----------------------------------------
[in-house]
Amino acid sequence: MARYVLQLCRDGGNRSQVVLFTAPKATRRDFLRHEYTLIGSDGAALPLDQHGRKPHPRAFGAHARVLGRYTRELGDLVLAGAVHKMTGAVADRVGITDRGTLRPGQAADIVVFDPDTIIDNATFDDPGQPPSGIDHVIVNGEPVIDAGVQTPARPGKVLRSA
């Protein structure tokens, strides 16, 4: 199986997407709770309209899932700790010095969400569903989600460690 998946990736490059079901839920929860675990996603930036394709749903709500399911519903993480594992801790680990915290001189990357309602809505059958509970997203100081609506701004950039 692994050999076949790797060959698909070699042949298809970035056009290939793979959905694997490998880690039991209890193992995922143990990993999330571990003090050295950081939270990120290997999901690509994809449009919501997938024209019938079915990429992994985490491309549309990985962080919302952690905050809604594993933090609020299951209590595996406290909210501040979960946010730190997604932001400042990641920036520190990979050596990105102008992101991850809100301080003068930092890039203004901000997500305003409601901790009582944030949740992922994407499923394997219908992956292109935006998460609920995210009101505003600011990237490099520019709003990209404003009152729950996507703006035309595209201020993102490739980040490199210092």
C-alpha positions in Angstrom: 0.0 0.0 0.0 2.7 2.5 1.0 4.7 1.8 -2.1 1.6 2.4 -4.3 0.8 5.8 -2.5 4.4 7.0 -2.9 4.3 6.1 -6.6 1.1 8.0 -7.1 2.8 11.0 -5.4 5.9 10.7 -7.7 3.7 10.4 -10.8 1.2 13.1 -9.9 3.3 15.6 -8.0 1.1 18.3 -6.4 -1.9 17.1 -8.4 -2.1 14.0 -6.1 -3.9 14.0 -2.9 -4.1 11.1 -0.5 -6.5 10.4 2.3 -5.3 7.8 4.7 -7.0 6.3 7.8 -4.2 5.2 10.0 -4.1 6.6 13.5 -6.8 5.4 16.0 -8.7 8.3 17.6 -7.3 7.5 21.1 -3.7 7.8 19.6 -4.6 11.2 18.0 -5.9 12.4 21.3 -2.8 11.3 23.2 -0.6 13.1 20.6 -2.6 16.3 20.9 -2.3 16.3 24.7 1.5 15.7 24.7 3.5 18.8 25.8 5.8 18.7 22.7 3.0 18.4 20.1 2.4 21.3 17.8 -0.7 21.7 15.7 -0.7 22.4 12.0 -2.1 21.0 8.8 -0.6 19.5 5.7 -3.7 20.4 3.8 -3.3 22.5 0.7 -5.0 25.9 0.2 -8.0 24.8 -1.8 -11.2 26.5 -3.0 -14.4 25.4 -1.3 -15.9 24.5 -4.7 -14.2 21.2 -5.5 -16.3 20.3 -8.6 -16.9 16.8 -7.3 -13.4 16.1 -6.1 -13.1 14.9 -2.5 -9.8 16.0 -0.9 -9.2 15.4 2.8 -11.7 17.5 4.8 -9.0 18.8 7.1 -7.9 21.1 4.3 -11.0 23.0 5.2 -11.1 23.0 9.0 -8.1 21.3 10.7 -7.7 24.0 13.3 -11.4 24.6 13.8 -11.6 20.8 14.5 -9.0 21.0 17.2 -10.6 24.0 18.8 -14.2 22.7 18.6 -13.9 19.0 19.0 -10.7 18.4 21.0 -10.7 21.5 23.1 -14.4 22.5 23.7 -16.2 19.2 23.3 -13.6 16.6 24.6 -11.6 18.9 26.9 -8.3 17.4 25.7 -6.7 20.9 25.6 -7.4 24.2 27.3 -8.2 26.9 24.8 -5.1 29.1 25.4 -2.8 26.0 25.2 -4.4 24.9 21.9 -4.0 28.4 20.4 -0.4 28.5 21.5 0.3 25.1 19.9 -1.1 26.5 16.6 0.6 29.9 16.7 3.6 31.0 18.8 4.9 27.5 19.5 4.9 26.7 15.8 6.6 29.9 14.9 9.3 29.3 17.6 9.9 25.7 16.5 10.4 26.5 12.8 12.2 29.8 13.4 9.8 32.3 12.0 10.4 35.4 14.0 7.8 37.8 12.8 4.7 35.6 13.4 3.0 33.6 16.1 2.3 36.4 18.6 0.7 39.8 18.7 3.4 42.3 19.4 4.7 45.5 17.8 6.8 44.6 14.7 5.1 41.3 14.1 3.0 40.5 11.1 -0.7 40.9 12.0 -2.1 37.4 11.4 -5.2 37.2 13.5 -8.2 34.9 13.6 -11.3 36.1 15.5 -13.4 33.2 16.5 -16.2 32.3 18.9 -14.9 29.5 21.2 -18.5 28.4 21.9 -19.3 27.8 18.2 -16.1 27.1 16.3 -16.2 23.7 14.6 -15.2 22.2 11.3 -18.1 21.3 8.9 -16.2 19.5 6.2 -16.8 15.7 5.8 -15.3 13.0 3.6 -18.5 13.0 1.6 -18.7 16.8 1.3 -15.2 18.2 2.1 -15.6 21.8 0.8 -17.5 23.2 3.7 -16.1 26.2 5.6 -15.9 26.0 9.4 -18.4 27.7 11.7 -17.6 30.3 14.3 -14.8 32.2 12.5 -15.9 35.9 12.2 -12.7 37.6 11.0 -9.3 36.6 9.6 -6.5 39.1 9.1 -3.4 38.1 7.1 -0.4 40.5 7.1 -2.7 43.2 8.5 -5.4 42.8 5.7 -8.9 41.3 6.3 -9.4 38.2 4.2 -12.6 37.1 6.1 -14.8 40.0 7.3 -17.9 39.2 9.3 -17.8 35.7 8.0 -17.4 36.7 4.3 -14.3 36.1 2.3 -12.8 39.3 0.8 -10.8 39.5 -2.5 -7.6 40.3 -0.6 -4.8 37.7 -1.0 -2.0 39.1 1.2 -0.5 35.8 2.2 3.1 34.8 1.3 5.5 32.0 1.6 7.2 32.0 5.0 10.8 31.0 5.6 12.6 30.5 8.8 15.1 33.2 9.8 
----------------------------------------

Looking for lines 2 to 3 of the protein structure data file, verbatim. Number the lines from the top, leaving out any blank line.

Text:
Amino acid sequence: MARYVLQLCRDGGNRSQVVLFTAPKATRRDFLRHEYTLIGSDGAALPLDQHGRKPHPRAFGAHARVLGRYTRELGDLVLAGAVHKMTGAVADRVGITDRGTLRPGQAADIVVFDPDTIIDNATFDDPGQPPSGIDHVIVNGEPVIDAGVQTPARPGKVLRSA
């Protein structure tokens, strides 16, 4: 199986997407709770309209899932700790010095969400569903989600460690 998946990736490059079901839920929860675990996603930036394709749903709500399911519903993480594992801790680990915290001189990357309602809505059958509970997203100081609506701004950039 692994050999076949790797060959698909070699042949298809970035056009290939793979959905694997490998880690039991209890193992995922143990990993999330571990003090050295950081939270990120290997999901690509994809449009919501997938024209019938079915990429992994985490491309549309990985962080919302952690905050809604594993933090609020299951209590595996406290909210501040979960946010730190997604932001400042990641920036520190990979050596990105102008992101991850809100301080003068930092890039203004901000997500305003409601901790009582944030949740992922994407499923394997219908992956292109935006998460609920995210009101505003600011990237490099520019709003990209404003009152729950996507703006035309595209201020993102490739980040490199210092």